Singing occurs in nearly every setting of Amish life. It is a
sanctioned pleasure that frames all Amish rituals and one that
enlivens and sanctifies both routine and special events, from
household chores, road trips by buggy, and family prayer to
baptisms, youth group gatherings, weddings, and "single girl"
sings. But because Amish worship is performed in private homes
instead of public churches, few outsiders get the chance to hear
Amish people sing. Amish music also remains largely unexplored in
the field of ethnomusicology. In Why the Amish Sing, D.
Rose Elder introduces readers to the ways that Amish music both
reinforces and advances spiritual life, delving deep into the
Ausbund, the oldest hymnal in continuous use.
This illuminating ethnomusicological study demonstrates how
Amish groups in Wayne and Holmes Counties, Ohio-the largest
concentration of Amish in the world-sing to praise God and, at the
same time, remind themselves of their 450-year history of devotion.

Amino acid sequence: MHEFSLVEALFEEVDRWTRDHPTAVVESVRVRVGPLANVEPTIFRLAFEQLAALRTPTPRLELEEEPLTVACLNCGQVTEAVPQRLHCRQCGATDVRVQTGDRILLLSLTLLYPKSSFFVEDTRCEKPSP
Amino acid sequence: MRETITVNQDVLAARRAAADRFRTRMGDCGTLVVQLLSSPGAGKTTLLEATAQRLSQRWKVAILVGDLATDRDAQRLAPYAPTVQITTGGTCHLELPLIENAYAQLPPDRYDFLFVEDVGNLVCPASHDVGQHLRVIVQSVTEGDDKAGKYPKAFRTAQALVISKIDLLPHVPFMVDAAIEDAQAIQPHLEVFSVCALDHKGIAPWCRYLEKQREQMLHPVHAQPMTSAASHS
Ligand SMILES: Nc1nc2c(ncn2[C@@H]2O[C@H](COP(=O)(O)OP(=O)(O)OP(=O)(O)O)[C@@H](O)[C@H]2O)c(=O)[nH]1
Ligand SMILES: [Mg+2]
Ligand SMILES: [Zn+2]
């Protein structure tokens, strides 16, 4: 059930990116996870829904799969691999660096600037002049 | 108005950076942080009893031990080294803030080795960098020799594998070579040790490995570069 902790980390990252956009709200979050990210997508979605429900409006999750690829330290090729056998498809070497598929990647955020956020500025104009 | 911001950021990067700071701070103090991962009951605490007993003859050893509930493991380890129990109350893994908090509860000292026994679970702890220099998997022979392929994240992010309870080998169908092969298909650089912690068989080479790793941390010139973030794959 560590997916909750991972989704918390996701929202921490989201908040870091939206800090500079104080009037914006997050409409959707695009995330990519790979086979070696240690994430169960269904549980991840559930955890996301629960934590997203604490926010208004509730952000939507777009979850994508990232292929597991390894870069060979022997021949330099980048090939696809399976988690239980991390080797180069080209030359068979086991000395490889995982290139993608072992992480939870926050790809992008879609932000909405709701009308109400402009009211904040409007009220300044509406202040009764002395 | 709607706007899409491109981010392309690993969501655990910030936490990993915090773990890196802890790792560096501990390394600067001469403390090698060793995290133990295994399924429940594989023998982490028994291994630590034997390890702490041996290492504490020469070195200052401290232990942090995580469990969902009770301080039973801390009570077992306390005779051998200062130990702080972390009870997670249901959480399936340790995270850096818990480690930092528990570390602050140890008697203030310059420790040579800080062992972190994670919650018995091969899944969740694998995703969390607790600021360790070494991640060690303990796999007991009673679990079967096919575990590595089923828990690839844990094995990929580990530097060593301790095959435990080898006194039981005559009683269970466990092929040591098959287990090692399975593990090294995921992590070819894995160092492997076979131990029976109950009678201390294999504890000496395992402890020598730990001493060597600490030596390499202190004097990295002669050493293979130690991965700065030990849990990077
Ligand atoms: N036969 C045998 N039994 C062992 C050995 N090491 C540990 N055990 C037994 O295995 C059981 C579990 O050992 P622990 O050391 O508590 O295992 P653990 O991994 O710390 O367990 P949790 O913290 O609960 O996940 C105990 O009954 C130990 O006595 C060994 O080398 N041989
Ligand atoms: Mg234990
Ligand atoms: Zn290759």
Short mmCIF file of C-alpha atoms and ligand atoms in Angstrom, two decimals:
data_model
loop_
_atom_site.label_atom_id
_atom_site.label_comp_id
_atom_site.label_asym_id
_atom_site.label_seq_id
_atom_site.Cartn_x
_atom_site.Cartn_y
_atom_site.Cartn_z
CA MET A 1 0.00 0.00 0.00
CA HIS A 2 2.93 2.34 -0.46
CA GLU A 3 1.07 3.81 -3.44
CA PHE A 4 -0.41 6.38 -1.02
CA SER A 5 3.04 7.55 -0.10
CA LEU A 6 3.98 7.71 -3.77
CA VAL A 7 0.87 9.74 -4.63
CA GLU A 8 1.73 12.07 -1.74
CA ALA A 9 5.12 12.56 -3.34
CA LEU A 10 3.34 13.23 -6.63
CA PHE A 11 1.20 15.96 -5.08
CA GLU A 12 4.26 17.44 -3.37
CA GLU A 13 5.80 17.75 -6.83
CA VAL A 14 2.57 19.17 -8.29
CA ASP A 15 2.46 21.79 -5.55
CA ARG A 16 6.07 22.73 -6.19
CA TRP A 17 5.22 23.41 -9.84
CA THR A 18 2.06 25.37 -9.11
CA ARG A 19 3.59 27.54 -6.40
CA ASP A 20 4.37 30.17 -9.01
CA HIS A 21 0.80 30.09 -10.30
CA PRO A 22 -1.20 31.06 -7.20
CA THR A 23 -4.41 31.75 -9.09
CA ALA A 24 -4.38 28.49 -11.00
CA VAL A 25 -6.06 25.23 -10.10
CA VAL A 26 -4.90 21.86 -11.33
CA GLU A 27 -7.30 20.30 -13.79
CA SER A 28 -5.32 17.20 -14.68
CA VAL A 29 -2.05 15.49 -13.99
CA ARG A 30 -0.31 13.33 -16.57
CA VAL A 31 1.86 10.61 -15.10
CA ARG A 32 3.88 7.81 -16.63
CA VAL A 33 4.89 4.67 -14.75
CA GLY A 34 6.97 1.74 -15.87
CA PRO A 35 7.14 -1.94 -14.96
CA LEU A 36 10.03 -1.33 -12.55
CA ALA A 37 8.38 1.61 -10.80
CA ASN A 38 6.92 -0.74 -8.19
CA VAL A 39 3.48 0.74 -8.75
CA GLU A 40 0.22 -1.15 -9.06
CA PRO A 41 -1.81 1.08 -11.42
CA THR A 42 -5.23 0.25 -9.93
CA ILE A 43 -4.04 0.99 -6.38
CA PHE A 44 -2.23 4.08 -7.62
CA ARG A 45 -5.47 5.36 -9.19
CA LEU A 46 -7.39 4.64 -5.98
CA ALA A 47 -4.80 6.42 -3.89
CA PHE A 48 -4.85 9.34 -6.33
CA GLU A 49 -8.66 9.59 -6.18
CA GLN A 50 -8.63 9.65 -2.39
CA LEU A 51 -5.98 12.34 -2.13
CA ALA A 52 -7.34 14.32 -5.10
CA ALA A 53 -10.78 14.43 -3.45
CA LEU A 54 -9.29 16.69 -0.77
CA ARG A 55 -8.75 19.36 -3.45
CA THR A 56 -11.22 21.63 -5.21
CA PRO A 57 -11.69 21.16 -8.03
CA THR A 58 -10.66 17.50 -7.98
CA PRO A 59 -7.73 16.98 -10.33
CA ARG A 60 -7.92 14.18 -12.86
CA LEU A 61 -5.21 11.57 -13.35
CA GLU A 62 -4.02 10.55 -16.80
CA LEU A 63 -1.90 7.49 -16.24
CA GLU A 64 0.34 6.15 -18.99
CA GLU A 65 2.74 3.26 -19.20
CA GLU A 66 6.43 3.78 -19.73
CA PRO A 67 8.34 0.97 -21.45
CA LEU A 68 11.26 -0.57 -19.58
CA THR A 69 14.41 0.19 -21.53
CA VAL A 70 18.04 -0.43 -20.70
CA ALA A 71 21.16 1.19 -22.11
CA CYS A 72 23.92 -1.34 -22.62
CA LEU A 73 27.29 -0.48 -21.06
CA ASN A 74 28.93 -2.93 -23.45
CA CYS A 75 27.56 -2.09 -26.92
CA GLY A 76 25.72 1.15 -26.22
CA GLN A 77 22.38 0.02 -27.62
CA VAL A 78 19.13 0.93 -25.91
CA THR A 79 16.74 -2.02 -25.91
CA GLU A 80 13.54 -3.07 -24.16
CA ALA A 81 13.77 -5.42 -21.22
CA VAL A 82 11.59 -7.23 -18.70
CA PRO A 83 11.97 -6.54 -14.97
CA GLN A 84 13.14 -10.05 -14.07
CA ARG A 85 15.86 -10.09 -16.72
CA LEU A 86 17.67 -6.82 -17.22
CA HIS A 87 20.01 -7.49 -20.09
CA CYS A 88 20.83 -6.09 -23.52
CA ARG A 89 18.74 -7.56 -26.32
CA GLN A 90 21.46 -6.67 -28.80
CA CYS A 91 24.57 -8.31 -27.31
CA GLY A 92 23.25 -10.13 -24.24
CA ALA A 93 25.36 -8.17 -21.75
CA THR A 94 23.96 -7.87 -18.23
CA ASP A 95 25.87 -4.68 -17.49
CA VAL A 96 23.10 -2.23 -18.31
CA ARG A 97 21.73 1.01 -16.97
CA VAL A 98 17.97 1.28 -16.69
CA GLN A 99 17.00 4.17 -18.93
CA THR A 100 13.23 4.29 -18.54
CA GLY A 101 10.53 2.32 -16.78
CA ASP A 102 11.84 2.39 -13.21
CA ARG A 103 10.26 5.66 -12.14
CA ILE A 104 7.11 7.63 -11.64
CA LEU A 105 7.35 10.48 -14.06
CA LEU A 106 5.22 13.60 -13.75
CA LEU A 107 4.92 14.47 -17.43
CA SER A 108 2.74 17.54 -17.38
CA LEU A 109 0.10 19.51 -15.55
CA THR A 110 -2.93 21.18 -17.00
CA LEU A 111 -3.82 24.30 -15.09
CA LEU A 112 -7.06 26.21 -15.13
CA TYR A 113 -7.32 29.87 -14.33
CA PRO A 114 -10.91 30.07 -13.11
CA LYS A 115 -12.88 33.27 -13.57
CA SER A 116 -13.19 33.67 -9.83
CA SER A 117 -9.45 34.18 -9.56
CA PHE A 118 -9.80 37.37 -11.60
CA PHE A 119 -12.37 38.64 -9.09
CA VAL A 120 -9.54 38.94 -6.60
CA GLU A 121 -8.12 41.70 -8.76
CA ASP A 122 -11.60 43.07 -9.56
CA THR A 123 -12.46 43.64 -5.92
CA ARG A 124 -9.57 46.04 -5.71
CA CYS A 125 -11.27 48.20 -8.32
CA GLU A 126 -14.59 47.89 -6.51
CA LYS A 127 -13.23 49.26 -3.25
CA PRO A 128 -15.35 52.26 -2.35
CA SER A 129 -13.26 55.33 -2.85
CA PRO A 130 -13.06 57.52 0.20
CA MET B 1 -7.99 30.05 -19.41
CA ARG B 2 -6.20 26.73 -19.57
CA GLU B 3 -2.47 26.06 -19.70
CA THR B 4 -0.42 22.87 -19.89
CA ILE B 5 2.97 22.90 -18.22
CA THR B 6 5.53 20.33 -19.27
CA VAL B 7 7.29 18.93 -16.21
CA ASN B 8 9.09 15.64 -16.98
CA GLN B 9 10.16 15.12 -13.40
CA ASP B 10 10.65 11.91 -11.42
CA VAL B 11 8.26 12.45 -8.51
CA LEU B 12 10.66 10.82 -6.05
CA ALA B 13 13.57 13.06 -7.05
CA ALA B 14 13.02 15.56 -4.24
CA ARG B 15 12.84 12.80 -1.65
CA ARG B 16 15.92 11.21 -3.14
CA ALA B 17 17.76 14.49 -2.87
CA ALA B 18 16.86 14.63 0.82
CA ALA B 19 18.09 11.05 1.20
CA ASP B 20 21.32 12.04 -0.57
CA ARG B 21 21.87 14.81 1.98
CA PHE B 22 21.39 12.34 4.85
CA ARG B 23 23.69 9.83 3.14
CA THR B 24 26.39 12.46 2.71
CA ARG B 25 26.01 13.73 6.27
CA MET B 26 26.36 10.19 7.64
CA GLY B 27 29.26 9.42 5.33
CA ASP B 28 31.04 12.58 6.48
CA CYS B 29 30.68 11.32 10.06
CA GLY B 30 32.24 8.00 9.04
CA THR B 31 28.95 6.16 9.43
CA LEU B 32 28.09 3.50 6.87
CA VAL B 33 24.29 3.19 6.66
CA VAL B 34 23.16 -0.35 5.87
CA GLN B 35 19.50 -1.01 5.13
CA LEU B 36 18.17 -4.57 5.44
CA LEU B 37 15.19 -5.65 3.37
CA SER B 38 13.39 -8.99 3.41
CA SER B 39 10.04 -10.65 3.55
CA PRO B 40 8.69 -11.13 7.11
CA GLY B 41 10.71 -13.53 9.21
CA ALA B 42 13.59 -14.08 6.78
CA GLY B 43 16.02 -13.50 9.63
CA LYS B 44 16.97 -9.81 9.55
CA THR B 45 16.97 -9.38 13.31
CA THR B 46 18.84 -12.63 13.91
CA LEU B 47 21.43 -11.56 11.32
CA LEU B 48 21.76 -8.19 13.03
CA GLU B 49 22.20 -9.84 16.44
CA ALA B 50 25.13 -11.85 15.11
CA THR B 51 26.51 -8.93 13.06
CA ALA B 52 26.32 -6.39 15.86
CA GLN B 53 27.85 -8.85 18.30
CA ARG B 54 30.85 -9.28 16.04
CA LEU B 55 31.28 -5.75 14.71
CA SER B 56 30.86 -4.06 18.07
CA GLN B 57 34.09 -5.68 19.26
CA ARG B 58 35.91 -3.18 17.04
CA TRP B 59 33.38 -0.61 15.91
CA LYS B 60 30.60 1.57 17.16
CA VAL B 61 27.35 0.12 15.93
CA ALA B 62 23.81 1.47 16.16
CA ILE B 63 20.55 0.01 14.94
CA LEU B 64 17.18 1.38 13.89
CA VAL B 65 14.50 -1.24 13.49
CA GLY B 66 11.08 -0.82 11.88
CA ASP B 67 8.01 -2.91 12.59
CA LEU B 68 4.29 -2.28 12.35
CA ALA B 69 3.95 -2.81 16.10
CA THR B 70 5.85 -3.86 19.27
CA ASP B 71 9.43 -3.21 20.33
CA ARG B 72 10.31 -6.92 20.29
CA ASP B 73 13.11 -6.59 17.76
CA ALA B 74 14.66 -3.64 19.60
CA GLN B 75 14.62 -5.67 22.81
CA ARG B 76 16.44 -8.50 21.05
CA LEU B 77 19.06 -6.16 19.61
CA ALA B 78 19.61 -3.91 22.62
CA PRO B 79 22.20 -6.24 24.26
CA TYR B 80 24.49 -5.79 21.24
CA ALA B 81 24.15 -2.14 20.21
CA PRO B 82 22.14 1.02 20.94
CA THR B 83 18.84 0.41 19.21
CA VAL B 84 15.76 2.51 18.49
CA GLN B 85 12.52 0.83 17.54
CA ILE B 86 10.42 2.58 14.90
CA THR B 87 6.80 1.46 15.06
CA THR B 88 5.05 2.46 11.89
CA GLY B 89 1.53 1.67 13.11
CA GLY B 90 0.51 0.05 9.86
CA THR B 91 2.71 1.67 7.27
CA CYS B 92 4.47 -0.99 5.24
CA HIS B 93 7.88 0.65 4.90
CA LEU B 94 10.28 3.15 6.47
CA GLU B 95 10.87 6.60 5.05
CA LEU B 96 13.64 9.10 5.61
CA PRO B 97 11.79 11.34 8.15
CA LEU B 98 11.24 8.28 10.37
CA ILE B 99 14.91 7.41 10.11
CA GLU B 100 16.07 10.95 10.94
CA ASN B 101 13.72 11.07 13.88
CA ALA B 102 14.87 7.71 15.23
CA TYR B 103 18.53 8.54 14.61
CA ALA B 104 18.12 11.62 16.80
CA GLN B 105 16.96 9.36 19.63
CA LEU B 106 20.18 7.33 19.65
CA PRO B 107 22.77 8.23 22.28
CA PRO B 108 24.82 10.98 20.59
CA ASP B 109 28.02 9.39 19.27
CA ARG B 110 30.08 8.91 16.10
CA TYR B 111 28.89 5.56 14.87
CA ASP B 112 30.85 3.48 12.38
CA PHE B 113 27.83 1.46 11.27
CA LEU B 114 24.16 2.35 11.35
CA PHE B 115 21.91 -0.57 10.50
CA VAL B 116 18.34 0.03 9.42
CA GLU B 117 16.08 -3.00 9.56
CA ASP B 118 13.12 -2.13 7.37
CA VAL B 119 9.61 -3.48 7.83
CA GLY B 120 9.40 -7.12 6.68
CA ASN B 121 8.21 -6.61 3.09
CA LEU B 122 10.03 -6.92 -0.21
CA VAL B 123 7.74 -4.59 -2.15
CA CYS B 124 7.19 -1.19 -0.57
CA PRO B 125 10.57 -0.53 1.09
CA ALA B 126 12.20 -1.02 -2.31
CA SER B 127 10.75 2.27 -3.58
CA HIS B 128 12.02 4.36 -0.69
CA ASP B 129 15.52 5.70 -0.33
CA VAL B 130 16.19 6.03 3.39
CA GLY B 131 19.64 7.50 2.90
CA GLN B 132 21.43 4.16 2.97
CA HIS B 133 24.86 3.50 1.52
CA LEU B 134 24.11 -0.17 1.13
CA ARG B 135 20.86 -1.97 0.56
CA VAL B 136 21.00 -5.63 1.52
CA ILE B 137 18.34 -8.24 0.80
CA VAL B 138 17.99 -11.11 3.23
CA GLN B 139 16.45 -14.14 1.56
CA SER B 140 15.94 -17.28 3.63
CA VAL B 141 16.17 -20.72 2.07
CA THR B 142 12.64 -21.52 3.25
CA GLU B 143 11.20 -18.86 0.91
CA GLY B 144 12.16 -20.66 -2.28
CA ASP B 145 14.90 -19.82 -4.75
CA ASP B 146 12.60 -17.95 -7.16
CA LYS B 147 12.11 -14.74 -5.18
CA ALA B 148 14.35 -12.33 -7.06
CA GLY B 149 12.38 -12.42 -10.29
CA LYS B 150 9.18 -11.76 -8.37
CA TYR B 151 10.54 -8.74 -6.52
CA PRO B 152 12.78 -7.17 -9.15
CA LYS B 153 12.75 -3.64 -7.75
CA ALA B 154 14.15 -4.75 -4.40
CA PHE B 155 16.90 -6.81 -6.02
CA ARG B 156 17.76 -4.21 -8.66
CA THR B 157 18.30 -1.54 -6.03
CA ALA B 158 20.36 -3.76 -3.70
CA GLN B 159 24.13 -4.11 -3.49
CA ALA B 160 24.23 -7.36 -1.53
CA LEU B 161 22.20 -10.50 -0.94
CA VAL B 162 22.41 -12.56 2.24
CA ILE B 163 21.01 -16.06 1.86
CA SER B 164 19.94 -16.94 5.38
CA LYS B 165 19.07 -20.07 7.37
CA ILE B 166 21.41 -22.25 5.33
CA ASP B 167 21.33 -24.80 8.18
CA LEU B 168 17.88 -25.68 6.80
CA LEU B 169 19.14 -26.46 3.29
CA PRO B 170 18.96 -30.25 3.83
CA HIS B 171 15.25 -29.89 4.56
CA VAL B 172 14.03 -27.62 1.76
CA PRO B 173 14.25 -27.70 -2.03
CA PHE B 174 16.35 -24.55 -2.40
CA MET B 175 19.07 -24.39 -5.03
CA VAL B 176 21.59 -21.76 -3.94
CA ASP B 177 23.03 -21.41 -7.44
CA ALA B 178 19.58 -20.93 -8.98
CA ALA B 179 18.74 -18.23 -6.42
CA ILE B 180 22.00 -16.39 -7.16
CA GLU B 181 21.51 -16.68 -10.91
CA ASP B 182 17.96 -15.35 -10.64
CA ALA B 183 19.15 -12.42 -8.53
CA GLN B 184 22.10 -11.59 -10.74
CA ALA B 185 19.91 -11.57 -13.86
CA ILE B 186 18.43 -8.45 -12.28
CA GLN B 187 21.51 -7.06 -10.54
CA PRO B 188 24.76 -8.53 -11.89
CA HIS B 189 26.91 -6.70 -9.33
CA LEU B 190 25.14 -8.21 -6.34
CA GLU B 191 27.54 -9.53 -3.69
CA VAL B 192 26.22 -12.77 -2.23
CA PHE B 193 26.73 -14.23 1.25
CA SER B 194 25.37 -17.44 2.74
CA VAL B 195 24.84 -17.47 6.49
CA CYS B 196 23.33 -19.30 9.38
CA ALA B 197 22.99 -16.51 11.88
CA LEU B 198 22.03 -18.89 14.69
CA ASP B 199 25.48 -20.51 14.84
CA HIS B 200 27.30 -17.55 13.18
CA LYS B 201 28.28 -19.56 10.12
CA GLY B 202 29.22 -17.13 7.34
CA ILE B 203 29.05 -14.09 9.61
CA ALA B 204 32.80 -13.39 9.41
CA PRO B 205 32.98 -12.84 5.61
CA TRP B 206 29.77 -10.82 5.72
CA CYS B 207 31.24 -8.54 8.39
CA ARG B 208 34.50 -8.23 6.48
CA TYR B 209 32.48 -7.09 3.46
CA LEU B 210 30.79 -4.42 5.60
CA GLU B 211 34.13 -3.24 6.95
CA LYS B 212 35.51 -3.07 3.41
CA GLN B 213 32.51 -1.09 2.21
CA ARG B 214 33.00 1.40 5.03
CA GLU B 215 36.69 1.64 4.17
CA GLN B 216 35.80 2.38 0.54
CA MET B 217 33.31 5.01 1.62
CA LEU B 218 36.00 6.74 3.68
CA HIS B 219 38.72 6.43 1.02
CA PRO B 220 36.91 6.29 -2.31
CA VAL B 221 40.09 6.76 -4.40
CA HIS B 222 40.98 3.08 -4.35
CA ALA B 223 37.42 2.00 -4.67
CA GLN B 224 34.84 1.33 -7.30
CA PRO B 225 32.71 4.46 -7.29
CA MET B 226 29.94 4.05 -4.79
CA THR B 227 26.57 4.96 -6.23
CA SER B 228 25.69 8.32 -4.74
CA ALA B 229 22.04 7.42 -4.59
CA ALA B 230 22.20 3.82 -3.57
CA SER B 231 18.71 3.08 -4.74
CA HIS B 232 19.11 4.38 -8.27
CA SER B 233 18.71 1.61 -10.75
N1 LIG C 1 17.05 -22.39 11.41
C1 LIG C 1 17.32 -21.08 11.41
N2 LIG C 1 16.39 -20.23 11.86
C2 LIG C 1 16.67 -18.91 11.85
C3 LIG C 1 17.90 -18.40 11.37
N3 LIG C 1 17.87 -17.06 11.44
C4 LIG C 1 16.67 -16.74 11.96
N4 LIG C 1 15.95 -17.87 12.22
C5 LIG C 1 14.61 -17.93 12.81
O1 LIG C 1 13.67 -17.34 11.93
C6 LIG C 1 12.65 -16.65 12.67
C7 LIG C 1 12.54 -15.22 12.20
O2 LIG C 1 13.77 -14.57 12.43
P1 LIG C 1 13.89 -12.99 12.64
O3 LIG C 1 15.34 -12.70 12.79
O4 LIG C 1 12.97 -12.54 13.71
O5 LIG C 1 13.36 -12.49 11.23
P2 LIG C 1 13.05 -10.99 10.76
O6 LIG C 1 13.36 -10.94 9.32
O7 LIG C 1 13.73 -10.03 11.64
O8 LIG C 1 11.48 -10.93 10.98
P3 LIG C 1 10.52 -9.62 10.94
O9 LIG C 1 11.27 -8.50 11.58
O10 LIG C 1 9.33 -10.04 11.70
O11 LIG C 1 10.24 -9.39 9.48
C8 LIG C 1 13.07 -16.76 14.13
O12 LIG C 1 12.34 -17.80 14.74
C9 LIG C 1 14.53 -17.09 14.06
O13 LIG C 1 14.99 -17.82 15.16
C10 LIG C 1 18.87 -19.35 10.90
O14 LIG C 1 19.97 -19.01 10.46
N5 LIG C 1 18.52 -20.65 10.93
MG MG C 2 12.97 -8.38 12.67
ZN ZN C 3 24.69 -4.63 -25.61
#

Singing instructs Amish children in community ways and unites the
group through common participation. As they sing in unison to the
weighty words of their ancestors, the Amish confirm their love and
support for the community. Their singing delineates their common
journey-a journey that demands separation from the world and
yielding to God''s will.
By making school visits, attending worship services and youth
sings, and visiting private homes, Elder has been given the rare
opportunity to listen to Amish singing in its natural social and
familial context. She combines one-on-one interviews with detailed
observations of how song provides a window into Amish cultural
beliefs, values, and norms.